|Publisher||York University (Canada); Canada|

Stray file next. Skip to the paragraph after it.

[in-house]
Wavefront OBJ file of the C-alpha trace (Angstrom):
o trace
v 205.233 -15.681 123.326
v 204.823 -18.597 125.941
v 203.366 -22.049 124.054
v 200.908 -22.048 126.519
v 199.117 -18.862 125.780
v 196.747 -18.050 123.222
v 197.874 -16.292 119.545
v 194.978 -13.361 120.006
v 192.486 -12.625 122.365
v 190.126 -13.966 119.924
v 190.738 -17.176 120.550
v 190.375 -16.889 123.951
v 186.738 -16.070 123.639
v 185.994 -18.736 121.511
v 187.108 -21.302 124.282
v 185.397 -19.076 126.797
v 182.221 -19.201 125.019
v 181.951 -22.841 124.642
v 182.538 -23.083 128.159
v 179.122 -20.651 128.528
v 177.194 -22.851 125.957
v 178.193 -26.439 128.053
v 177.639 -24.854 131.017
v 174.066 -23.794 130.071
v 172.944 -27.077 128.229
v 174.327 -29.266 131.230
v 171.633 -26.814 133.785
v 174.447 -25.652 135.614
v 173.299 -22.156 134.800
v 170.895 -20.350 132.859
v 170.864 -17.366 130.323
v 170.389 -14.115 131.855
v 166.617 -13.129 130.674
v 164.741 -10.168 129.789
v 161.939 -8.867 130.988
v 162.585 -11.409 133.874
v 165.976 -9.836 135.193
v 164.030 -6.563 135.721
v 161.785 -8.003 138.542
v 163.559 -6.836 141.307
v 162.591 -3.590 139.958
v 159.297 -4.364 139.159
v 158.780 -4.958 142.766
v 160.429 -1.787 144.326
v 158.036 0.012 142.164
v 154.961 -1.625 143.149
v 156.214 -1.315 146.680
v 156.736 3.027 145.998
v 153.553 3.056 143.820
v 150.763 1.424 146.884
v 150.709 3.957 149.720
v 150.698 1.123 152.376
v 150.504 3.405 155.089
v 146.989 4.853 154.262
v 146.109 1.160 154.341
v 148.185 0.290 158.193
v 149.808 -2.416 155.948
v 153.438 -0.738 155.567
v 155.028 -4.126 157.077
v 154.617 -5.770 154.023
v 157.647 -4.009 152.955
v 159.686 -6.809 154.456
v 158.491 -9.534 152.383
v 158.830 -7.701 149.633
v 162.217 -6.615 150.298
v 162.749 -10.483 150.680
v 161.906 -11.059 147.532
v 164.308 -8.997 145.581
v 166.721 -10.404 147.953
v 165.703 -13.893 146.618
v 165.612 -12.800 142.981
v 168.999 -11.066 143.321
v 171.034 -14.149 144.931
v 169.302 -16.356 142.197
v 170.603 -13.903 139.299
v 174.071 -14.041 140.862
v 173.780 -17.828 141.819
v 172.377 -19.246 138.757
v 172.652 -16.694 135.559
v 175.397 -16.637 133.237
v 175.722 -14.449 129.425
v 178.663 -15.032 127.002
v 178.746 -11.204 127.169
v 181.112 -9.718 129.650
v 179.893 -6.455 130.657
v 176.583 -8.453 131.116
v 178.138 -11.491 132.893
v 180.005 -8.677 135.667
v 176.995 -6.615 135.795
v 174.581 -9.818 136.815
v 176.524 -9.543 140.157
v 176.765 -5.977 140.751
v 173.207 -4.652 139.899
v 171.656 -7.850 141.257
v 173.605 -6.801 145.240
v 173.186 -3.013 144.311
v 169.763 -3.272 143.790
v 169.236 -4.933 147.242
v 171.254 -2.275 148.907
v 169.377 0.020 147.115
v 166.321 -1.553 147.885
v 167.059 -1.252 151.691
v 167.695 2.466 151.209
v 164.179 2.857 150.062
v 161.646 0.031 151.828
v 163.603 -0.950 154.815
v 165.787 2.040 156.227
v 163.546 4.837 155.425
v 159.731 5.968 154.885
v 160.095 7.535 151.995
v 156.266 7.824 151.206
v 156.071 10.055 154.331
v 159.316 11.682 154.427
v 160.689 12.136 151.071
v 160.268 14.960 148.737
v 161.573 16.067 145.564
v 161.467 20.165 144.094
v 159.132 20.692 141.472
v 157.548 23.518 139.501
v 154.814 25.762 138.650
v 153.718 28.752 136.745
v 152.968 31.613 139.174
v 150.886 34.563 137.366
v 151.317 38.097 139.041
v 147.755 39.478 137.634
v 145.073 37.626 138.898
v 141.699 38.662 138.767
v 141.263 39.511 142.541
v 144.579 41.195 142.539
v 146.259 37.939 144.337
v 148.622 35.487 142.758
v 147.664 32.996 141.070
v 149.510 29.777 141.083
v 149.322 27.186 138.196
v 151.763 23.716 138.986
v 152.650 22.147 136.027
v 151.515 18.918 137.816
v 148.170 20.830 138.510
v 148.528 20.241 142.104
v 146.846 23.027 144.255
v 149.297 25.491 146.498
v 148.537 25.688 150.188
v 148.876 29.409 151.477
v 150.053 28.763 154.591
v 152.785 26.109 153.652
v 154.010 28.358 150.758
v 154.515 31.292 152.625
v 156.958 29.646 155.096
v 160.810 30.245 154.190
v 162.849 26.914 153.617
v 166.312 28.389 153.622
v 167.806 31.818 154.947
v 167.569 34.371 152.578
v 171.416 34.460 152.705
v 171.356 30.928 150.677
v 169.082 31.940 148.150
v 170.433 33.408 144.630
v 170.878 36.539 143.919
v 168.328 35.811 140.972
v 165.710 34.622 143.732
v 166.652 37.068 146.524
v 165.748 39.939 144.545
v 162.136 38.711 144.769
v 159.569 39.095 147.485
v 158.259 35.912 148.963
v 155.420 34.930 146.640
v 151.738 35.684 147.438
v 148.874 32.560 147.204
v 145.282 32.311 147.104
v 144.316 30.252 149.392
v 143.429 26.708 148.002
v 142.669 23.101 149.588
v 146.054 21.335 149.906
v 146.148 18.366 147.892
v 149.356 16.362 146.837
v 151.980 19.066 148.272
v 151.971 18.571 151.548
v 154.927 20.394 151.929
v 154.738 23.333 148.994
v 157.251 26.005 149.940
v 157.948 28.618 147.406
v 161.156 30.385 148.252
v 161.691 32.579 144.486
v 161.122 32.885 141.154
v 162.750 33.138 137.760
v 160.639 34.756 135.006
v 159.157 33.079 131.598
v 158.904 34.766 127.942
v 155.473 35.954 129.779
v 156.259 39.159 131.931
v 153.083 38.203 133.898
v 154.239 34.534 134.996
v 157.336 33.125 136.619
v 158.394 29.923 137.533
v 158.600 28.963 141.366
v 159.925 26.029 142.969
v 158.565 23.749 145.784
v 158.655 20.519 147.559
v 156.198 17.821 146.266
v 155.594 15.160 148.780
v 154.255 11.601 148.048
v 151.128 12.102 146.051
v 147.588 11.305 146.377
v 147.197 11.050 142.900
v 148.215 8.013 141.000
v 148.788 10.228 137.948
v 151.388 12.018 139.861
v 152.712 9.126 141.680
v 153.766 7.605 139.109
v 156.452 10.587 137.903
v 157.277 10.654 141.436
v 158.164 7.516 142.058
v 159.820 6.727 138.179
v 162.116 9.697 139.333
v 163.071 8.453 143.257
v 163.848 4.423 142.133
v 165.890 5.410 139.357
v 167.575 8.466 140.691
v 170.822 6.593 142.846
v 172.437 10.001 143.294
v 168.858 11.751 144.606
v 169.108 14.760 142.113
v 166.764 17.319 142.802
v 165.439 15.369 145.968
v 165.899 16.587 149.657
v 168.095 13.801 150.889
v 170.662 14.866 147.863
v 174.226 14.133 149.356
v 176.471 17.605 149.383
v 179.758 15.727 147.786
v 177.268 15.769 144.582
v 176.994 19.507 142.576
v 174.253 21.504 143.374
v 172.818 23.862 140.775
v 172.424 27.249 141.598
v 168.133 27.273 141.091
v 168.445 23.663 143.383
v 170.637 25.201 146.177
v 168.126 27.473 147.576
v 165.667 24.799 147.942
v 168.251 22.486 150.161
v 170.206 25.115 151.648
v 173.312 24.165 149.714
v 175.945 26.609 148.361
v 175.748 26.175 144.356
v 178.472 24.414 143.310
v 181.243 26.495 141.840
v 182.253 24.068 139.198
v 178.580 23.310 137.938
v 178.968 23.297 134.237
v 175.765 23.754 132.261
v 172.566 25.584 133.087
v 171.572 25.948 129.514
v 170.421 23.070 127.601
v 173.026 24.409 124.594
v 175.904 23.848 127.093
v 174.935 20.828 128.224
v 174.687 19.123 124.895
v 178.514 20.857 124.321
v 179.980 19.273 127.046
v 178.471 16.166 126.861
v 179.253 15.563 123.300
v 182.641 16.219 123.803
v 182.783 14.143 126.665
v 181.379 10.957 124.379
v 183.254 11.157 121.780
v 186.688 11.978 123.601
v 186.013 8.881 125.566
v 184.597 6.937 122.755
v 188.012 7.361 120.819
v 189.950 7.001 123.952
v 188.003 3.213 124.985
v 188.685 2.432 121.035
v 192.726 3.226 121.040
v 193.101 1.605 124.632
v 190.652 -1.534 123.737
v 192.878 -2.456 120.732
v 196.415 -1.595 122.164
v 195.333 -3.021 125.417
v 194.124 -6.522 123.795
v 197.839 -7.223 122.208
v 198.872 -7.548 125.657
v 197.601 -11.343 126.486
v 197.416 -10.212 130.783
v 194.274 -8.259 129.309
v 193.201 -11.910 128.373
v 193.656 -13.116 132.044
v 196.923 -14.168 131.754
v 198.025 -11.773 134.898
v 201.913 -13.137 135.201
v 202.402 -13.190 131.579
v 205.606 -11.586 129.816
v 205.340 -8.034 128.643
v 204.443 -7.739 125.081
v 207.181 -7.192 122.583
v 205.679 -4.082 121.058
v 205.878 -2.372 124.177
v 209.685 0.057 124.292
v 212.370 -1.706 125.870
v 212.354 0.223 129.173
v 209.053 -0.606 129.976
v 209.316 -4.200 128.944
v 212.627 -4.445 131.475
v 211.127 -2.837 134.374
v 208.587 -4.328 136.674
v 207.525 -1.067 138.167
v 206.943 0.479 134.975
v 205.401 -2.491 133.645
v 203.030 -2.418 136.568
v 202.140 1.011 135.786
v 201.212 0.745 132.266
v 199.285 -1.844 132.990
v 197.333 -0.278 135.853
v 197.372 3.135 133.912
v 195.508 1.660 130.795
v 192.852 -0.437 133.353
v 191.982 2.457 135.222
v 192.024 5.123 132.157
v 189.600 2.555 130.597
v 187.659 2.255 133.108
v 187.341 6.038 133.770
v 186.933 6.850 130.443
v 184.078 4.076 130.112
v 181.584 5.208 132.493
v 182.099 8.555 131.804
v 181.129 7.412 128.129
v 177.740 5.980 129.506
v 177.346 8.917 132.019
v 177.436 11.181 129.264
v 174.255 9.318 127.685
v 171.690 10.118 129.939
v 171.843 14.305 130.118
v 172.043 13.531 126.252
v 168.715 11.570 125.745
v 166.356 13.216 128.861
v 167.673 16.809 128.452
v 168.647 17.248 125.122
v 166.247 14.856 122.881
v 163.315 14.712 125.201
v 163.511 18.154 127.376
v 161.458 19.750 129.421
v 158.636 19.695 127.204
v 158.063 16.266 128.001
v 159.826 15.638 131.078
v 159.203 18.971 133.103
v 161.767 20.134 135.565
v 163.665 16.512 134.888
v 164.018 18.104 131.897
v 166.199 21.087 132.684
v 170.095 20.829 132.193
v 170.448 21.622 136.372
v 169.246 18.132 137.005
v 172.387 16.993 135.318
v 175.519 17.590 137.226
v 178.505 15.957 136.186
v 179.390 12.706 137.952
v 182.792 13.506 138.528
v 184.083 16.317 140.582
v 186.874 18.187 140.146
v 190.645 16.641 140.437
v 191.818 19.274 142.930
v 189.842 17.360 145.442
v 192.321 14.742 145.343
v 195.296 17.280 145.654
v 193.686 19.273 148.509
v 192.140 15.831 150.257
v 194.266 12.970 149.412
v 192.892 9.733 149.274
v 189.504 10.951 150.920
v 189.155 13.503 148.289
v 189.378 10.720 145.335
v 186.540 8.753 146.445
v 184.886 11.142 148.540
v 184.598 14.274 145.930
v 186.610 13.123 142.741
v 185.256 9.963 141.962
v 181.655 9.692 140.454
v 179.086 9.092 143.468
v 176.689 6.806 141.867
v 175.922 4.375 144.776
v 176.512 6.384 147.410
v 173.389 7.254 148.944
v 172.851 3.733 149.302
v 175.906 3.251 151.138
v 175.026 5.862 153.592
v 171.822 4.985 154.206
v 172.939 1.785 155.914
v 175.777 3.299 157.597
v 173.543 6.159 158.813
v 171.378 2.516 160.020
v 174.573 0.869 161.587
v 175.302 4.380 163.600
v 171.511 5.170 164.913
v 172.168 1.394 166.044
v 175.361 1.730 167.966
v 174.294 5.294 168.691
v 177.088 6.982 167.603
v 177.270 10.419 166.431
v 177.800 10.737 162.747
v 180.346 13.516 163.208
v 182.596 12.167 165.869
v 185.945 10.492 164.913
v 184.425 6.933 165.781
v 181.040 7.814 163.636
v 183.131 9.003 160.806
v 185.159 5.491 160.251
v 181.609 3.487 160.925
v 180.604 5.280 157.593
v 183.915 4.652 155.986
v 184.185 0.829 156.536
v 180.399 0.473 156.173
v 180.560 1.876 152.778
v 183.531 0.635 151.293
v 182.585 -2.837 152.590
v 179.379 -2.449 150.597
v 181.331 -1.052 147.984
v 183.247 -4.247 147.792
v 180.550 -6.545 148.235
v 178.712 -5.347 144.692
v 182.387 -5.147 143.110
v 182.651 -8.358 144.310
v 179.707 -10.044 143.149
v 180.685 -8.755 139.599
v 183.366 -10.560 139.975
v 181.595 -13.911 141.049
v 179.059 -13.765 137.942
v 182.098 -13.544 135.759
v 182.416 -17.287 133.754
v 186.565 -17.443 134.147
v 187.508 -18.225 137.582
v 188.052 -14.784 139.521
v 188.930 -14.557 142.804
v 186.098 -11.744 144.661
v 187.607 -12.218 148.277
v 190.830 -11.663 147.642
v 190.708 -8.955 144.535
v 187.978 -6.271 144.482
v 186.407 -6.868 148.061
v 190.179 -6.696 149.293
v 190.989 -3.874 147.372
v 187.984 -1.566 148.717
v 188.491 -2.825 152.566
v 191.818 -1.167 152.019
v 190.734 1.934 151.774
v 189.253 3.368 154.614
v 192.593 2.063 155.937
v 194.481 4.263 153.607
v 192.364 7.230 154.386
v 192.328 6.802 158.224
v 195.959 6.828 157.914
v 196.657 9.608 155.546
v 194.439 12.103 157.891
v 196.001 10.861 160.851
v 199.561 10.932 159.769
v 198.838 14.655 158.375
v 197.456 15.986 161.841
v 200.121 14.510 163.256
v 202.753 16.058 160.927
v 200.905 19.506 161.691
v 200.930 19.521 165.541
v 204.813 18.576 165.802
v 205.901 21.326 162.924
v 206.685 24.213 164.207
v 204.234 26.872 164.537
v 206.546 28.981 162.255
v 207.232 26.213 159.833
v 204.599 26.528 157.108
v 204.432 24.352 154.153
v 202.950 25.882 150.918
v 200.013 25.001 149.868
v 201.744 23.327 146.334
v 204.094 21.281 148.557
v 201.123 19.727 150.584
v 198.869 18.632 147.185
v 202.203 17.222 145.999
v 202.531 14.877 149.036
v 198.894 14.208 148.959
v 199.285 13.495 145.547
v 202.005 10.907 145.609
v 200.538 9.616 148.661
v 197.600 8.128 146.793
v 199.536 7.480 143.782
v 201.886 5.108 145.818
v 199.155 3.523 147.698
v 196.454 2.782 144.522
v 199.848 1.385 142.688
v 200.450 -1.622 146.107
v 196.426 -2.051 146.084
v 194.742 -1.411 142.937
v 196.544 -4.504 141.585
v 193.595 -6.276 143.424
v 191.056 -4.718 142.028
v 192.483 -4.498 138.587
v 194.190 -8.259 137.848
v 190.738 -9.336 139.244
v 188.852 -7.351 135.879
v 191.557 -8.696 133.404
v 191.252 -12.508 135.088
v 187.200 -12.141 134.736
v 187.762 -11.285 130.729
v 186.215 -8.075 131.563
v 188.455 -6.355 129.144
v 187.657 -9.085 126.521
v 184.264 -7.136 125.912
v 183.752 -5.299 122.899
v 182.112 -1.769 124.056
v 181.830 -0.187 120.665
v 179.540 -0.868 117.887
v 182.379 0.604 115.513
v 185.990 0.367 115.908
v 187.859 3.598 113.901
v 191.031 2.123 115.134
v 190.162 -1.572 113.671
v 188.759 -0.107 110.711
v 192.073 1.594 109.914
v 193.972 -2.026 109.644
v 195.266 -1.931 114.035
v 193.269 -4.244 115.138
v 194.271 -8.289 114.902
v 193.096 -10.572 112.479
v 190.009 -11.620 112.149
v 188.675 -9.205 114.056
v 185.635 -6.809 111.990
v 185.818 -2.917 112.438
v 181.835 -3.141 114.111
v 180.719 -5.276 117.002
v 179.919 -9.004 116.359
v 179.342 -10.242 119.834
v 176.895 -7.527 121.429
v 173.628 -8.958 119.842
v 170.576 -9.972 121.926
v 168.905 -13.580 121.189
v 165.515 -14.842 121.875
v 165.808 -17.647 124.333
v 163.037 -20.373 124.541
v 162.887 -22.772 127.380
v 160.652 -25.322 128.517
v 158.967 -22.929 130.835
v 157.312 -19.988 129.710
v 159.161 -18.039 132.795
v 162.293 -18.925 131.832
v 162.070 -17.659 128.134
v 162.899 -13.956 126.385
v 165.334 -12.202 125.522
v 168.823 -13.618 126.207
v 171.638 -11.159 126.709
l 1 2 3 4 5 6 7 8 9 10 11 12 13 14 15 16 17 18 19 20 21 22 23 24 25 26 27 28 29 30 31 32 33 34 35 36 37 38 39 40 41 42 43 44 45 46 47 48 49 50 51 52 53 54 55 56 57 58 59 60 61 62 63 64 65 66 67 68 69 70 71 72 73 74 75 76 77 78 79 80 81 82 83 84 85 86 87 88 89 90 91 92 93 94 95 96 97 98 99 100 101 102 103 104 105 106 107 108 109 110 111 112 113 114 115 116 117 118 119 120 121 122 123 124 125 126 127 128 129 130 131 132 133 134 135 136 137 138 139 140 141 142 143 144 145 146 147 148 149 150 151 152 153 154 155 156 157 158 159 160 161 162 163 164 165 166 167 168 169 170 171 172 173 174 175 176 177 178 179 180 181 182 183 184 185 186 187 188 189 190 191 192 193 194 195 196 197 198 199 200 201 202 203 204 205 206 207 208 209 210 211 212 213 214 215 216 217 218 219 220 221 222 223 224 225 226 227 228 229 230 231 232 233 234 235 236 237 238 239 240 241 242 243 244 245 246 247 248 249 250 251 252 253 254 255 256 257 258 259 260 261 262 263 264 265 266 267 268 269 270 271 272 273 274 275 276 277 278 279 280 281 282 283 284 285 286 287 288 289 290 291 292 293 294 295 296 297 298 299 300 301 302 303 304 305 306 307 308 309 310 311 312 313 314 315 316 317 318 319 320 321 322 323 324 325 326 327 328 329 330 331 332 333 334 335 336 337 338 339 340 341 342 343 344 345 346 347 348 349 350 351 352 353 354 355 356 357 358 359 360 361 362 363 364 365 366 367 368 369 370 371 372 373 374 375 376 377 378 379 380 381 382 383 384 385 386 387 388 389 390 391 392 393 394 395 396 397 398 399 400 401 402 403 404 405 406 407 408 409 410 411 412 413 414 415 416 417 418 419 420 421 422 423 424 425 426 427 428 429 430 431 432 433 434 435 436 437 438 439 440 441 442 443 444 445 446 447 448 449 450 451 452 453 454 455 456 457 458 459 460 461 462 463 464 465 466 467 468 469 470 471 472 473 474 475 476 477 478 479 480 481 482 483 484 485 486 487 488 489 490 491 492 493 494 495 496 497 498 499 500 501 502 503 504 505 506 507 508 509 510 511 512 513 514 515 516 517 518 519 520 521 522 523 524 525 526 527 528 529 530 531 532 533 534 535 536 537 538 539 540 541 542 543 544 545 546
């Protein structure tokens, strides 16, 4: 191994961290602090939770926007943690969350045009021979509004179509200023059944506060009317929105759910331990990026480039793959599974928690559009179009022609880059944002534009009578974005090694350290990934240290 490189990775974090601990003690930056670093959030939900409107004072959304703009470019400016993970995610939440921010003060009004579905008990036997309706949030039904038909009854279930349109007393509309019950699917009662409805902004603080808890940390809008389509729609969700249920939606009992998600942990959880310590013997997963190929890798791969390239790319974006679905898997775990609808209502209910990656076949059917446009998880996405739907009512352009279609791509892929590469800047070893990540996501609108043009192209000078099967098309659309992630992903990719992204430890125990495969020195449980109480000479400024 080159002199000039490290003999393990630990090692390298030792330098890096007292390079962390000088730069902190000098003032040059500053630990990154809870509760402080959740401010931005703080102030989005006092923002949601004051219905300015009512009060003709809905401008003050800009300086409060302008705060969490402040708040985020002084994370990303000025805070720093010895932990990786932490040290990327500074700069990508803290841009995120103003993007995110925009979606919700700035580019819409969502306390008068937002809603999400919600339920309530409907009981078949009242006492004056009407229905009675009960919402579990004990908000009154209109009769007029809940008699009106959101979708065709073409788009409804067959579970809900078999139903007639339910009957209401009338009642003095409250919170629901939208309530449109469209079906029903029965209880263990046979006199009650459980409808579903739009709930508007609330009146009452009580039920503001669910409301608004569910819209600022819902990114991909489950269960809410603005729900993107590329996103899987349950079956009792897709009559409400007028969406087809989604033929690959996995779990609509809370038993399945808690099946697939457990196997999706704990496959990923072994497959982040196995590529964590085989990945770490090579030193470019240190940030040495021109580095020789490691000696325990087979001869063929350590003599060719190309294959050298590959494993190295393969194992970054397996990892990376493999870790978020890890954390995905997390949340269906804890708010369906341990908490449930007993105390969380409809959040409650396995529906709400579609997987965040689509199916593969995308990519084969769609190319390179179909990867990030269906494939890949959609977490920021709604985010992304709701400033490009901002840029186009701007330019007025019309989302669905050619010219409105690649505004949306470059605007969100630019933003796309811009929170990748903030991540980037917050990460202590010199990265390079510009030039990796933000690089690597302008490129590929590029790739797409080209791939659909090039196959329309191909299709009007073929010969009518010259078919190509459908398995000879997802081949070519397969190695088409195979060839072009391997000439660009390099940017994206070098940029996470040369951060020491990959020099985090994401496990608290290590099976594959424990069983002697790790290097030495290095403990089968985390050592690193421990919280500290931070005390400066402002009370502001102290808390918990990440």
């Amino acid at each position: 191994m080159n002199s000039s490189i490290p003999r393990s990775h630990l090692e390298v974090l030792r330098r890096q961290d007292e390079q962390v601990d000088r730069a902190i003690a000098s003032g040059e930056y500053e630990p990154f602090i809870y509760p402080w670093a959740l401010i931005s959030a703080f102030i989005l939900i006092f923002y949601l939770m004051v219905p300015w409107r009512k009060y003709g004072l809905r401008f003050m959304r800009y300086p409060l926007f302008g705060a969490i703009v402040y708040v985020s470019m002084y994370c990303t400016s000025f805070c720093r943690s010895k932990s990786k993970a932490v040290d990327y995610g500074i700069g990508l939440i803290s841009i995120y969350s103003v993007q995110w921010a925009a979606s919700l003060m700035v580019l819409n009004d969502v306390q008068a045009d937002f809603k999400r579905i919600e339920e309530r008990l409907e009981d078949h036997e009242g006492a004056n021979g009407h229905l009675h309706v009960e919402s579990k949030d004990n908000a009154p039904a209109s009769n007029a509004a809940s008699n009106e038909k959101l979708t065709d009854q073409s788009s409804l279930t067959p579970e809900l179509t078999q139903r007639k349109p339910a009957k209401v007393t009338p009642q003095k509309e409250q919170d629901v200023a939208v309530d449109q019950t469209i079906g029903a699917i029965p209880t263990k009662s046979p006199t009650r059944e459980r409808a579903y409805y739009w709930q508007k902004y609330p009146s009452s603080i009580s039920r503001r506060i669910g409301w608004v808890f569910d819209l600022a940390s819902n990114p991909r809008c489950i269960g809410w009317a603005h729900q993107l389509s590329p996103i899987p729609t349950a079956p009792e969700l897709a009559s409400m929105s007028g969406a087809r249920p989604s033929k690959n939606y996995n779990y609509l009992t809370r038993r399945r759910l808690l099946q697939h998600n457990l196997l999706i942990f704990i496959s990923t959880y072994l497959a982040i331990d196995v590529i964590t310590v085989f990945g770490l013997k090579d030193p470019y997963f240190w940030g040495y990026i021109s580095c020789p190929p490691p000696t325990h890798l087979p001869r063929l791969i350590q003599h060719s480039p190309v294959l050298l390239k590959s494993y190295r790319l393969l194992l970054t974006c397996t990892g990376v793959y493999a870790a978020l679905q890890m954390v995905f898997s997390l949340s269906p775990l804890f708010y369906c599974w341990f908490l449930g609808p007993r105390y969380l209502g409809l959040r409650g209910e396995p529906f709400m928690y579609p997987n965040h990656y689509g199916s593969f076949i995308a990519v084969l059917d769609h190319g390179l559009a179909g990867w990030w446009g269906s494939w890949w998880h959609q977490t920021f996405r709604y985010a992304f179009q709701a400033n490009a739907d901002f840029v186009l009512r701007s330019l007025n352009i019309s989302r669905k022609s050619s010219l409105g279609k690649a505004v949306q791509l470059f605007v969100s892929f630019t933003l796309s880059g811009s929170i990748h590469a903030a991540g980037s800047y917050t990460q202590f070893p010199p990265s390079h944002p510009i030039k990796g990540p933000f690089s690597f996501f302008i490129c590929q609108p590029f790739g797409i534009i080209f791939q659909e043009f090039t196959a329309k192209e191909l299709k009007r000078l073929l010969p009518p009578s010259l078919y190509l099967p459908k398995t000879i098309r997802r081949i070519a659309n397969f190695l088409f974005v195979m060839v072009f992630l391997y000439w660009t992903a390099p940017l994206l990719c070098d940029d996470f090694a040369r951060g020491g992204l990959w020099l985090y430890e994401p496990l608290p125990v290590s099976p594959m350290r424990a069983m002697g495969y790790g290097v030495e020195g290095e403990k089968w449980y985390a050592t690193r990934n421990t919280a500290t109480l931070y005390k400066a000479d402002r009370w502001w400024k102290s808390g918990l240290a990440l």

This thesis explores the nature and challenges of democracy within unions through an historical examination of the emergence and early years of the Canadian Union of Public Employees (CUPE). Formed by a merger of two pre-existing unions in 1963, CUPE casts new light on the Marxist, Michelsian and Institutionalist theoretical approaches to union democracy. The thesis calls into question the narrow and ahistorical link made between centralization, oligarchy and effectiveness on the one hand, and decentralization, democracy and ineffectiveness on the other. Instead, the case of CUPE shows that unions are subject to contradictory pressures and that neither centralization nor decentralization is inherently more democratic. Union democracy is part of an historical process of class formation, in which both union purposes and the boundaries of the democratic community (which can make legitimate claims on members' solidarity and self-discipline) are struggled over. As such, it is possible that decentralizing forces can place narrow and sectionalist priorities over the interests of the broader community. Moreover, the thesis argues that the use of merger as a method of forging greater class unity is itself problematic. The merger which created CUPE involved a protracted struggle over which model of union would prevail. The compromise which was reached entrenched a self-reinforcing cycle of autonomy-seeking by union locals which, over the long term, prevented the development of an effective national union capable of carrying out the democratic will of the membership as a whole. As such, through an historical excavation of the roots of contemporary crises in CUPE, the thesis points to the important way in which the outcomes of past decisions come to structure future political possibilities for unions and other social justice organizations.